Indian labour reforms that were to be rolled out in April across the country have been postponed – and according to officials the implementation could get pushed to next year.
The Centre’s big-ticket labour reforms are unlikely to be implemented anytime soon because of the deadly second wave of the Covid-19 pandemic.
While it remains to be seen when the new labour codes will be implemented, government officials say it could get pushed to next year.
With most state governments struggling to keep the spread of the coronavirus under control, the work on readying the framework for the implementation of the four labour codes has slowed down.
According to a senior government official, the Centre is no longer pursuing state governments to speed up the process of framing rules for the labour codes, as the focus has shifted to providing healthcare to people who have become seriously ill with Covid-19.
The Ministry of Labour and Employment had earlier deferred the implementation of the four labour codes on industrial relations, wages, social security and occupational health, safety and working conditions from 1 April as many state governments had not finalised the relevant rules for their region of jurisdiction.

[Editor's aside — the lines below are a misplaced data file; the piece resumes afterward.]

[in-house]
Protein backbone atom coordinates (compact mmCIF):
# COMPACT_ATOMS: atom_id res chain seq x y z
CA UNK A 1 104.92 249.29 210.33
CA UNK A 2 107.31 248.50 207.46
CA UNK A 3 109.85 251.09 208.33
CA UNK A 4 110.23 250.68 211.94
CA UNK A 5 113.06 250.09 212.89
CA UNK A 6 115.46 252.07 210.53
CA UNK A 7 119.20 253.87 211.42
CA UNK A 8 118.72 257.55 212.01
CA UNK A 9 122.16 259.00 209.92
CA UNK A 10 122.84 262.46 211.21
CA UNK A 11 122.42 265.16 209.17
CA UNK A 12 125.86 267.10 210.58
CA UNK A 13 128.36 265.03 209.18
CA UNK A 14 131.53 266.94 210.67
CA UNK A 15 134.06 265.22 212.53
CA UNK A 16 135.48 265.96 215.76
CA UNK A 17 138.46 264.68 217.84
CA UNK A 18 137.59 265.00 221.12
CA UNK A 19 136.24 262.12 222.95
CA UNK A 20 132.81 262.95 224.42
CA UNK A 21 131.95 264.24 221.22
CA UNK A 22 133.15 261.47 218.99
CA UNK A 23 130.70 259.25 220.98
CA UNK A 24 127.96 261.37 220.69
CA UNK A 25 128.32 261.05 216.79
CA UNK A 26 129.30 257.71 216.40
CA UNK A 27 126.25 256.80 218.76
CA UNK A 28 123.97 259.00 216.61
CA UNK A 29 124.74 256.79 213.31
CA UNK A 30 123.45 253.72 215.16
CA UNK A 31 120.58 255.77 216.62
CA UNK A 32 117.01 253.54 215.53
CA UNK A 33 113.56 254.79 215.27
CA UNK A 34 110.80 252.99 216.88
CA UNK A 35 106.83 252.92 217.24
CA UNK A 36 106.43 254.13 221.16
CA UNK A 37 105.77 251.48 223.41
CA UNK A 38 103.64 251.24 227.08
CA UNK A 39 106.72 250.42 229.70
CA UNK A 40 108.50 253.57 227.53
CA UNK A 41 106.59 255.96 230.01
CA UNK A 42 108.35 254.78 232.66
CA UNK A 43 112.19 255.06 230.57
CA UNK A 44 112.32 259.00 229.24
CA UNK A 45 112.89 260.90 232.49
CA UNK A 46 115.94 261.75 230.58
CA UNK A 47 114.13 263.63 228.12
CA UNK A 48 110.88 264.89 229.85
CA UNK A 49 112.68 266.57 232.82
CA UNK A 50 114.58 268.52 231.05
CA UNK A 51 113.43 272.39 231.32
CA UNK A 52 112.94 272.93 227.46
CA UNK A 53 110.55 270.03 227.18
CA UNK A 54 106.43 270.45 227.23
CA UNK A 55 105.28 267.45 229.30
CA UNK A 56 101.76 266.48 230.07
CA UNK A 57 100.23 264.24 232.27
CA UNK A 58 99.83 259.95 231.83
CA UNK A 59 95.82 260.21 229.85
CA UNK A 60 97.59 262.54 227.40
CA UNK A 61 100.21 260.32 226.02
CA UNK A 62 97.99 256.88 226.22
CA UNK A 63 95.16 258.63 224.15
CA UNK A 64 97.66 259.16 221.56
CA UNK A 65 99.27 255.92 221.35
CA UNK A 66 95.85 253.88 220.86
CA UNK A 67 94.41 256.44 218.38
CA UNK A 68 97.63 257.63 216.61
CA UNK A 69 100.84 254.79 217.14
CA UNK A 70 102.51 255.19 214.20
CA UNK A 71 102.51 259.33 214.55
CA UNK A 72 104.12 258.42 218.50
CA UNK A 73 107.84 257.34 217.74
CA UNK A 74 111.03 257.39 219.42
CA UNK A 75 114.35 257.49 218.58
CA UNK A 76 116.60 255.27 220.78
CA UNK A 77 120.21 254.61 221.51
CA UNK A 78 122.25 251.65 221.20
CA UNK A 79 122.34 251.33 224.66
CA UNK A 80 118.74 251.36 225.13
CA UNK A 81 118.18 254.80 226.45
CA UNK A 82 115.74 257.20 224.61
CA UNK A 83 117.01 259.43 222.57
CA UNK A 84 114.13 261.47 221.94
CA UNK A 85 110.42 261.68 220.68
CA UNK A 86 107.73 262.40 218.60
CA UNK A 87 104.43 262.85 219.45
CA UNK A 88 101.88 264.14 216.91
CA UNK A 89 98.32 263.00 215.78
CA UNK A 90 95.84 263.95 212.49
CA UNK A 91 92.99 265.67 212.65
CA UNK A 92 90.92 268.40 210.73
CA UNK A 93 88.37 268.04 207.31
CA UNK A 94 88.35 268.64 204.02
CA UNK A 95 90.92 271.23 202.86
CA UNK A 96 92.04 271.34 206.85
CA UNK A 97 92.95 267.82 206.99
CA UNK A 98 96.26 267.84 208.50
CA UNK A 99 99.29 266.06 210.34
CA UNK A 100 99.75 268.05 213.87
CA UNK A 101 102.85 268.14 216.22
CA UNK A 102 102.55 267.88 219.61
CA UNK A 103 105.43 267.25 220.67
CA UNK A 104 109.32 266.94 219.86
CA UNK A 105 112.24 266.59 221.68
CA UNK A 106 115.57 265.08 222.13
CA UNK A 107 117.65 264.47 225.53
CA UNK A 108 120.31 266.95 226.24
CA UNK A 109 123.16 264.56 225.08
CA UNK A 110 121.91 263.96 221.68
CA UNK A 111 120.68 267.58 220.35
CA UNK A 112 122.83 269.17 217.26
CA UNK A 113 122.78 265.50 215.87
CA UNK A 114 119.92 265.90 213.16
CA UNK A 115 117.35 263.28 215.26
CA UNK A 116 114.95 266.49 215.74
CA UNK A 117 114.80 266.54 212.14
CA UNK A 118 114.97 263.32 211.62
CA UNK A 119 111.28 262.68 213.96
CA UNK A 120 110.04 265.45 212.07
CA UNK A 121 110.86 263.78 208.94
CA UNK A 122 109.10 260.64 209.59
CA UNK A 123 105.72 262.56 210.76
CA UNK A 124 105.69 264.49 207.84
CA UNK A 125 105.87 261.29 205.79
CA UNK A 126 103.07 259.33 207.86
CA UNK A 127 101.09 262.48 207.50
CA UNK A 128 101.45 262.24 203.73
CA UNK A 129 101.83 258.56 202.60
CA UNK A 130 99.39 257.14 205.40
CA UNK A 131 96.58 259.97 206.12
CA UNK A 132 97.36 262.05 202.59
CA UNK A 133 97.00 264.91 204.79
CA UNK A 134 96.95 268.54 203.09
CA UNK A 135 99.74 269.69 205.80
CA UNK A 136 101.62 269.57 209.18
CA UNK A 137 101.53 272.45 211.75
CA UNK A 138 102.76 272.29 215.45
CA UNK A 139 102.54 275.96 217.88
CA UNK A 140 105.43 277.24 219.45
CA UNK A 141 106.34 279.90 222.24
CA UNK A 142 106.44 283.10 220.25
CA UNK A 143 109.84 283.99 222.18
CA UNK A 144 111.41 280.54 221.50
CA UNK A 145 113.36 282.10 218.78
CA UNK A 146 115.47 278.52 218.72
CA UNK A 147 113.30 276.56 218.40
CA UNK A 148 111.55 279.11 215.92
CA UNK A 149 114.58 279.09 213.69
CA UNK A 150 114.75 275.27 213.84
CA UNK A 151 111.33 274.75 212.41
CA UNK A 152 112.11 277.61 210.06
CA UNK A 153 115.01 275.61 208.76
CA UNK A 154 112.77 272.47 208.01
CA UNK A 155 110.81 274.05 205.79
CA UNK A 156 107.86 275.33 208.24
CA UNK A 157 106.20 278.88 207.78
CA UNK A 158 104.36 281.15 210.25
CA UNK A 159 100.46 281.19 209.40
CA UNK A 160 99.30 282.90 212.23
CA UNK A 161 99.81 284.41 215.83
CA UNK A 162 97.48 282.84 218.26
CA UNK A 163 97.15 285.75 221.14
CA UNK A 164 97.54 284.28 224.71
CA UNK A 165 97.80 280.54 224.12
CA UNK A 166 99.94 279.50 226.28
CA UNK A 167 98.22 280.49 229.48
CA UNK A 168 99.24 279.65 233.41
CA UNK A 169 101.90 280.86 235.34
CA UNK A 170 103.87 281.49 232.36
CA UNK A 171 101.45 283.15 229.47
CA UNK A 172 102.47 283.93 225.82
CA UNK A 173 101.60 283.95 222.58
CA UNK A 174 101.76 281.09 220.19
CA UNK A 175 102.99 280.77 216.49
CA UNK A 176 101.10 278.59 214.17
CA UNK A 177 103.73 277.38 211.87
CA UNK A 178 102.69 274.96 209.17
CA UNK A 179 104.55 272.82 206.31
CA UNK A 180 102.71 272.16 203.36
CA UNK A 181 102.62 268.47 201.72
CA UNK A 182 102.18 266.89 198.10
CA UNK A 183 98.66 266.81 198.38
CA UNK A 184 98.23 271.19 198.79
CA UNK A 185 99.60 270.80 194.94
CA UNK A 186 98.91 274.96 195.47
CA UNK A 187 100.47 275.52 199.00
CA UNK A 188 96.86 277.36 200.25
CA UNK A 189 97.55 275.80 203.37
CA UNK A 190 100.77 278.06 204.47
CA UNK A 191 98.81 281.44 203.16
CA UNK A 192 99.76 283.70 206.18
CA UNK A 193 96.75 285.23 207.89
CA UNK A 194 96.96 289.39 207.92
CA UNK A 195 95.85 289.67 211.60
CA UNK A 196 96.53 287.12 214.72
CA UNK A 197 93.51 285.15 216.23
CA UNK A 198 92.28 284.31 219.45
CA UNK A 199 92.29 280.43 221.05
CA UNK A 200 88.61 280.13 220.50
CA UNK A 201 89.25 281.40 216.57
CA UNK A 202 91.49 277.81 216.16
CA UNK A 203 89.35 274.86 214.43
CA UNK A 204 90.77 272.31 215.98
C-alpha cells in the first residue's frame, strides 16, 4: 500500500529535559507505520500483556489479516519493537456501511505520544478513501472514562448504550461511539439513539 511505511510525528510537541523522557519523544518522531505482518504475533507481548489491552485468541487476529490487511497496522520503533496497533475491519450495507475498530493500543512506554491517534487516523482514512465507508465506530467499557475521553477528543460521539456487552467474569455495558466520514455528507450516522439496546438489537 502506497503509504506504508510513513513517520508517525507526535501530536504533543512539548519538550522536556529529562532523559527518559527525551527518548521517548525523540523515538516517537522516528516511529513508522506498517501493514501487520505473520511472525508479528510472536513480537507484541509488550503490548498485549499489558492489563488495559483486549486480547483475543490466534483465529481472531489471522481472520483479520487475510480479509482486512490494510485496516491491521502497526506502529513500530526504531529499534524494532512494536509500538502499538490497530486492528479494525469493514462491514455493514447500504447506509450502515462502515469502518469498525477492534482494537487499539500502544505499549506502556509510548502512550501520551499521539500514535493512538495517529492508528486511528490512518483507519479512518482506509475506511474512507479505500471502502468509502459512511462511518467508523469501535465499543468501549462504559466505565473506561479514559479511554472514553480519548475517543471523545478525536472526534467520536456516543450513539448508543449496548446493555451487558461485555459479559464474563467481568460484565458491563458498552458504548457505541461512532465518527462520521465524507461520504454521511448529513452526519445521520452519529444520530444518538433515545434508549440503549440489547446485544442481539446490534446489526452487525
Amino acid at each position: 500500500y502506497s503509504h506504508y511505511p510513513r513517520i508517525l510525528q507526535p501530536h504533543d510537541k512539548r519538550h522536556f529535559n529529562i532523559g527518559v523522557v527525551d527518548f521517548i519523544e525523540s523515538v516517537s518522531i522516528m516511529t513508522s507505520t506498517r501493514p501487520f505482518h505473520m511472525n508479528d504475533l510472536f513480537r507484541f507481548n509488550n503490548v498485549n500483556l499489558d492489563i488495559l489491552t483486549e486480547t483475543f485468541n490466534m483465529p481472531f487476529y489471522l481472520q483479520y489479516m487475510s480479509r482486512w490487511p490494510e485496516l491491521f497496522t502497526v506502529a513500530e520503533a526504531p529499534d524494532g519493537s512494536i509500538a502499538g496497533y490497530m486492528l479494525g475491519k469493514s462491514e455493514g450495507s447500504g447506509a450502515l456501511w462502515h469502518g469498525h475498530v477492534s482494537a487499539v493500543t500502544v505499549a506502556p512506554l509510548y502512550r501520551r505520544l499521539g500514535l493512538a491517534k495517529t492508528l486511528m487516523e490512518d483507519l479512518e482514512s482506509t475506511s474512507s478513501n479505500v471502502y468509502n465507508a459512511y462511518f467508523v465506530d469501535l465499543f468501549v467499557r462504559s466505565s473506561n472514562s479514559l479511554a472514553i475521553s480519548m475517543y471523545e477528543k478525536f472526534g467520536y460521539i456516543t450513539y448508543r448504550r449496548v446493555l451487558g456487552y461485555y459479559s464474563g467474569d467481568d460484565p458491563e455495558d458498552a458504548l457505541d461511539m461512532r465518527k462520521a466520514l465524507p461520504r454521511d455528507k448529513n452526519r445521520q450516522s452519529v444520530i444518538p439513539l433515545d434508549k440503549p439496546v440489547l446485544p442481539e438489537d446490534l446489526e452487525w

To ensure the full implementation of the codes, it is essential for states to issue their own rules for each as the codes work on the concept of an appropriate government.
Although the central government has jurisdiction over sectors such as coal, mining, banking, civil aviation, railways and ports, the state government s are the appropriate government for a large part of the country’s industry and the private sector.
The planned changes will result in 29 existing central labour laws being amalgamated into four codes.
The delay in implementation of the codes means minimum wages and the timely payment of wages that are designed to introduced under the laws may not become a reality soon.
One of the most significant changes under the labour reforms is the plan to cap employee salary allowances at 50 per cent of CTC (cost-to-company). This means the basic salary of an employee would have to be at least 50 per cent of CTC.
The new laws also propose to bring all workers under the social security net.
Apart from various industry-friendly proposals, the delay might hit India’s prospects of attracting fresh business investment from overseas.
According to a survey carried out by Grant Thornton Bharat and the Confederation of Indian Industry in March of this year, 50 per cent of companies in India are confident about their readiness to implement the new labour codes, 43 per cent have started internal reviews and 13 per cent are waiting for the final announcement of the implementation date. The survey also found that although 20 per cent of businesses have sought help from external consultants to prepare for the introduction of the new codes, 20 per cent have not decided their implementation strategy yet.
The Code on Wages was passed by the Indian Parliament in August 2019. The three other codes were approved by both houses of parliament in September 2020.
For information on the codes see:
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